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The Labour and Green parties are preparing to crank up their respective campaigns this year to attract more members and supporters.
What is clear from speeches given yesterday by Labour leader David Shearer and Green co-leader Metiria Turei, laying out groundwork for the year ahead, is that higher taxes and a more hands-on government will be the result for New Zealanders from 2014 if the left wing gains power.
In response, Finance Minister and Deputy Prime Minister Bill English said the Opposition had six weeks over summer to think about new policy, and Labour came up with ''precisely nothing''.
Mr Shearer headed one of his speech paragraphs ''New era - Hands-on Government'', to leave no doubt where Labour sees its future.
Introducing a capital gains tax remained a priority as did putting 100,000 families into new homes. In response to remarks made on Friday about new apprentices by Prime Minister John Key, Mr Shearer said he had been serious about youth unemployment from the day he was elected leader.
Labour would pay employers the equivalent of the dole to take on apprentices and would back Kiwi businesses to get their slice of the $30 billion dollars the Government contracted out every year. But Labour would require those businesses to take on apprentices and trainees in return.
The Greens' first priority this year was to stop the sale of the state-owned energy companies and the party was putting one final push into collecting enough signatures to force a citizens initiated referendum.
Another priority was the party's campaign to get the CBD rail link in Auckland.''
In 2013, we will campaign for the survival of our public schools. Make no mistake, our schools have never felt so unsupported, so threatened as they do under this Government and this minister [Hekia Parata]. If the Government keeps attacking schools and kids, they've got a fight on their hands,'' she said.
Mrs Turei, and the Greens, have adopted a President Barack Obama campaign team approach by launching grass roots ''I'm in - for the future campaign'' through the party's website.''
Building a modern on the ground campaign movement is a logical next step in the development of the Green Party. This step is about building a campaign machine that more effectively puts our modern political thought into action.''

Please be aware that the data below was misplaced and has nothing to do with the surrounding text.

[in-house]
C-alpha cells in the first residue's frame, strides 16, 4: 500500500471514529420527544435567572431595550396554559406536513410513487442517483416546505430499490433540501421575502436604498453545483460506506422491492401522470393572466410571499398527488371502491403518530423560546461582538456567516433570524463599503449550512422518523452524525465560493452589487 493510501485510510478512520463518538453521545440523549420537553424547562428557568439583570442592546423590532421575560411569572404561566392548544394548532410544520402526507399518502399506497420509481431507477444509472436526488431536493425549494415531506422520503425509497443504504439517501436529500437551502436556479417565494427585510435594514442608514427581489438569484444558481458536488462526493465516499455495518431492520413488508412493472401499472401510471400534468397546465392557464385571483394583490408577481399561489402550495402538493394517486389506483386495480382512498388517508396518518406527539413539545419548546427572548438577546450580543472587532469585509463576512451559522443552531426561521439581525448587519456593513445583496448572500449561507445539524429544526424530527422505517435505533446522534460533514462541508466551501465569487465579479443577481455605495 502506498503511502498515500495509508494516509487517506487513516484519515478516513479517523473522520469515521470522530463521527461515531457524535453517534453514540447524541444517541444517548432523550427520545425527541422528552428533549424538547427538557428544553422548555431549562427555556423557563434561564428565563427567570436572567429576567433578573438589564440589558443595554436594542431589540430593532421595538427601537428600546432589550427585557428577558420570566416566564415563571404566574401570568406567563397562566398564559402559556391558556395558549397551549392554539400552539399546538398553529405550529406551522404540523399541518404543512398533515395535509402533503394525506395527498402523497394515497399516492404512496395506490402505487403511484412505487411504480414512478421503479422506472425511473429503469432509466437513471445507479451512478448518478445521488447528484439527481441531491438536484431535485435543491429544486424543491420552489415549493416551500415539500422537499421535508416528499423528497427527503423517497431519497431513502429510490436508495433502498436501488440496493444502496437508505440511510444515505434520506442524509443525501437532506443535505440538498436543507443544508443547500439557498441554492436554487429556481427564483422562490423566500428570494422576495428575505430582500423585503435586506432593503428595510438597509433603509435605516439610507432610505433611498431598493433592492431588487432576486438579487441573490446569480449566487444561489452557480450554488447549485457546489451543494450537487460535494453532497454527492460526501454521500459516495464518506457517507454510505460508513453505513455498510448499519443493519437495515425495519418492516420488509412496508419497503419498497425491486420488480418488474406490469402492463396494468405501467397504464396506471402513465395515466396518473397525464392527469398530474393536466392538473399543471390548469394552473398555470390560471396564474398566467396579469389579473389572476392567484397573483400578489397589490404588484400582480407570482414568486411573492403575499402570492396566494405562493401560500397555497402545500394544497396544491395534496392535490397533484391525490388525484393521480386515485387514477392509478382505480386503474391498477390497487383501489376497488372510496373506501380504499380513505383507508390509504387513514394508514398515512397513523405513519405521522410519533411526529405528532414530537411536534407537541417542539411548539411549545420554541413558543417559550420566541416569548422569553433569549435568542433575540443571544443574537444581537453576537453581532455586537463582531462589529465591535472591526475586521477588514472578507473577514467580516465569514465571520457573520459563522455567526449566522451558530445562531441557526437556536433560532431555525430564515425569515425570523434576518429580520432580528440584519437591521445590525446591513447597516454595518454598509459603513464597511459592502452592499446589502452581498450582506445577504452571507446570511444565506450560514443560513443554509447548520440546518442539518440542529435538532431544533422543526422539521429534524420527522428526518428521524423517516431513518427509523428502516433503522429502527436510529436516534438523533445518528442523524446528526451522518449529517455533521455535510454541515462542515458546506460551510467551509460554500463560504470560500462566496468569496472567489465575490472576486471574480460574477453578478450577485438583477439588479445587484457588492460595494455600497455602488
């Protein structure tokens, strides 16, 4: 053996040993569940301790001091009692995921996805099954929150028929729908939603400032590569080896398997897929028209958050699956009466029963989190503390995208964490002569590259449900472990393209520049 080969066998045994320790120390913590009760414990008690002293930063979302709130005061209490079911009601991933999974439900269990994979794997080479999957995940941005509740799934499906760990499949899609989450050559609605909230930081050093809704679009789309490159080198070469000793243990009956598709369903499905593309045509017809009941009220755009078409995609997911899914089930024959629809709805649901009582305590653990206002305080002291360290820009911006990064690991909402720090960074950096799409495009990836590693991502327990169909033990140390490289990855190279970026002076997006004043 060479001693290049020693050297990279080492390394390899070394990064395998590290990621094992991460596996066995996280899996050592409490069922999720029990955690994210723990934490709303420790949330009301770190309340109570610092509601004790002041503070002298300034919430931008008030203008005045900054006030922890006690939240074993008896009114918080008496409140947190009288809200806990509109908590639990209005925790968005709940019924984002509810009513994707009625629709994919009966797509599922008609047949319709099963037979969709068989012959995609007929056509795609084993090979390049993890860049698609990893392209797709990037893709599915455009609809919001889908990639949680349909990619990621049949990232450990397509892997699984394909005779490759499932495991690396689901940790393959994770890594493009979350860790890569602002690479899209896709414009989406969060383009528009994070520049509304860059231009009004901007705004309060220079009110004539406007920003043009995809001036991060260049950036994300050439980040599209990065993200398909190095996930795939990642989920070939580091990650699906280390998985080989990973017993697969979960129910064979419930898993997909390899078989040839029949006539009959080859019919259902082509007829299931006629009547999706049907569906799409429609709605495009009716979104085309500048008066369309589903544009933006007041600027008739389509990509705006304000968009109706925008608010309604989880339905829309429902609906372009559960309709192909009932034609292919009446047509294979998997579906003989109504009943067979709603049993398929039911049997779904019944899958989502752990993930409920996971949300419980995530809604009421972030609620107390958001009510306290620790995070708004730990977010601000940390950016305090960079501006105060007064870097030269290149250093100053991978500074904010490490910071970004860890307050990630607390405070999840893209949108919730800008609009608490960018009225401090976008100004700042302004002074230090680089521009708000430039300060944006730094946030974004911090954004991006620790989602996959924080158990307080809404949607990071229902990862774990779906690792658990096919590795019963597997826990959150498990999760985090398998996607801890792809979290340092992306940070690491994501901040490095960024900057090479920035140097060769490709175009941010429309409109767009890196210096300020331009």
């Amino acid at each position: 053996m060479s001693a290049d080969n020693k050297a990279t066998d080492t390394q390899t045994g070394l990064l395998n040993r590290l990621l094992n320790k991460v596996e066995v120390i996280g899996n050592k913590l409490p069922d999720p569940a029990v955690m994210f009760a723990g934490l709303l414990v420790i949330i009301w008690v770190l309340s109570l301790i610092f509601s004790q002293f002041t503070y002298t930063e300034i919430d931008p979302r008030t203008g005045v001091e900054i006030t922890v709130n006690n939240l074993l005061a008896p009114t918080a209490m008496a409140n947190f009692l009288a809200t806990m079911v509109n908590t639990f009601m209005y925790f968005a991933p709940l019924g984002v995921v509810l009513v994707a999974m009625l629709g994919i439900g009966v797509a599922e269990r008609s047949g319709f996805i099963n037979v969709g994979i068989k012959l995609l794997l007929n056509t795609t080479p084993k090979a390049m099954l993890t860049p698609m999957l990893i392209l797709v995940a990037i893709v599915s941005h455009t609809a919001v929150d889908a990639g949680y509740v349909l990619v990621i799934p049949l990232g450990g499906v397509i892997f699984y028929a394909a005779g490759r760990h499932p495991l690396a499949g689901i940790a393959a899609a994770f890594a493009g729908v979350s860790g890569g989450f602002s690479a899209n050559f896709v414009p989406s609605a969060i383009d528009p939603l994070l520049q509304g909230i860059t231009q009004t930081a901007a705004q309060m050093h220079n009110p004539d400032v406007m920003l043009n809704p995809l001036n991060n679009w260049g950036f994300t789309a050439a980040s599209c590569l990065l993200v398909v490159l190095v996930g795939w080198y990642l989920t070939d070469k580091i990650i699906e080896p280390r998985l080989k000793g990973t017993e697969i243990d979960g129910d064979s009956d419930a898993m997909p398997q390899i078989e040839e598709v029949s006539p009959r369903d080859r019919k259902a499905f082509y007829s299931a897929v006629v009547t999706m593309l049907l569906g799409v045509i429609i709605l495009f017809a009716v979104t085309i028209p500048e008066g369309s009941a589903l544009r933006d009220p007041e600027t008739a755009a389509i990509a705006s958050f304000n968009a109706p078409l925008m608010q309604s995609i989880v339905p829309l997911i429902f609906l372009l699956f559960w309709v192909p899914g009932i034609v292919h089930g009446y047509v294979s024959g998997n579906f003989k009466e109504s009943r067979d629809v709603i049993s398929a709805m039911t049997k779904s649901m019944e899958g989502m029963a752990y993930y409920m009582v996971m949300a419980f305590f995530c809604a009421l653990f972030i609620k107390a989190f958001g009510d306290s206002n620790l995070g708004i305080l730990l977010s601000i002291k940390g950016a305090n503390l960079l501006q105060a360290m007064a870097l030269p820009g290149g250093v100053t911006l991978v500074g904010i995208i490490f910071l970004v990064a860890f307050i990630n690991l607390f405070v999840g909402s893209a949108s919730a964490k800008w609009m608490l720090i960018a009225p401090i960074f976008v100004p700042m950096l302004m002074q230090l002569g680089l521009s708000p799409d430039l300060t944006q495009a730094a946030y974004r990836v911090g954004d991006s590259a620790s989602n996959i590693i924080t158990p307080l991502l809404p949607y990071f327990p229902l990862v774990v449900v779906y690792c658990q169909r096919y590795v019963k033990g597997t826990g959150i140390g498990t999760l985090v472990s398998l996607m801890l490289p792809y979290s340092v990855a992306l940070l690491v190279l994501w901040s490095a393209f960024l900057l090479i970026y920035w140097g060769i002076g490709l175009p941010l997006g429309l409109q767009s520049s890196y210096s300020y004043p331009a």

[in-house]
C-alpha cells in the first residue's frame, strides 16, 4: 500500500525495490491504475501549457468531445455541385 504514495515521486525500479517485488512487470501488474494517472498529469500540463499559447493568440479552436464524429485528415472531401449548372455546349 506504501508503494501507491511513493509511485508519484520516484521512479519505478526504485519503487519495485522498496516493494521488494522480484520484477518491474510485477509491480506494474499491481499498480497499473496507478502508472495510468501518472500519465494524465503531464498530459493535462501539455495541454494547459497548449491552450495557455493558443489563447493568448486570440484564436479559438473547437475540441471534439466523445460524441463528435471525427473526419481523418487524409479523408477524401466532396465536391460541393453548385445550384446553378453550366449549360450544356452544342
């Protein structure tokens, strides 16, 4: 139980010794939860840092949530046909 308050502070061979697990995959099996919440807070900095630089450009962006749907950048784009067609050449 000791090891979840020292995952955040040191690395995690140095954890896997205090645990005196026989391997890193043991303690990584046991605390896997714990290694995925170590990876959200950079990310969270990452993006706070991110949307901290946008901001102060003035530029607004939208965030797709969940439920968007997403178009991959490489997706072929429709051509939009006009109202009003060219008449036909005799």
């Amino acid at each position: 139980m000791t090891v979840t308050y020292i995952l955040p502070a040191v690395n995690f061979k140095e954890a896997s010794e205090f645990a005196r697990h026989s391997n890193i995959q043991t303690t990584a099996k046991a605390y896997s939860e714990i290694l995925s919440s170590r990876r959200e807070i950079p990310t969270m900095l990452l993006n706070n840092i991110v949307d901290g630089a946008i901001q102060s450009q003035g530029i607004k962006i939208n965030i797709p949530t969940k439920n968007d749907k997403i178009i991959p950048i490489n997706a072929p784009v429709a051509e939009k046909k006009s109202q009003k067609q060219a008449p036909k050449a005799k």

The National Party might have deep pockets, but the Greens aimed to combat that with people active on the ground, she said. The Government knew the 2014 election would be close so it was digging in now to deliver as many hard-line policies as possible over the next two years.''
We can't wait until the 2014 election to stop bad change occurring,'' she said.
For his part, Mr Shearer called on supporters to be part of his ''team'' and play a part in the next government.''
I want each of you to take the Labour message out to your neighbours, your co-workers, your congregation and your friends.''
A tide for change was building, he said. He promised a country where its people thrived to be leaders, not followers, and a country where the government was hands-on and backed its people.
Mr English said Mr Shearer's speech yesterday was full of last year's slogans and no new policy.''
He says that he wants to be hands-on, and yet opposes every hands-on move National is making to encourage investment and growth. On top of that, Labour still hasn't apologised for their wasteful policies the last time they got their hands on the economy.''
To make it worse, at the same time Labour's coalition partners - the Greens - were up in Auckland busy working out how to stop everything they did not like, including everything to do with growth and jobs, Mr English said.
''A very poor effort to start the year from the Opposition.''
• Hands-on government
• 100,000 families into new homes
• Capital Gains Tax
• Champion a living wage
• Lift the age of eligibility for universal superannuation
• Home for Life plan, progressive ownership scheme
• Stop sale of state-owned assets
• Get CBD rail link in Auckland built
• Launch ''I'm in - for the future campaign''
• Support survival of public schools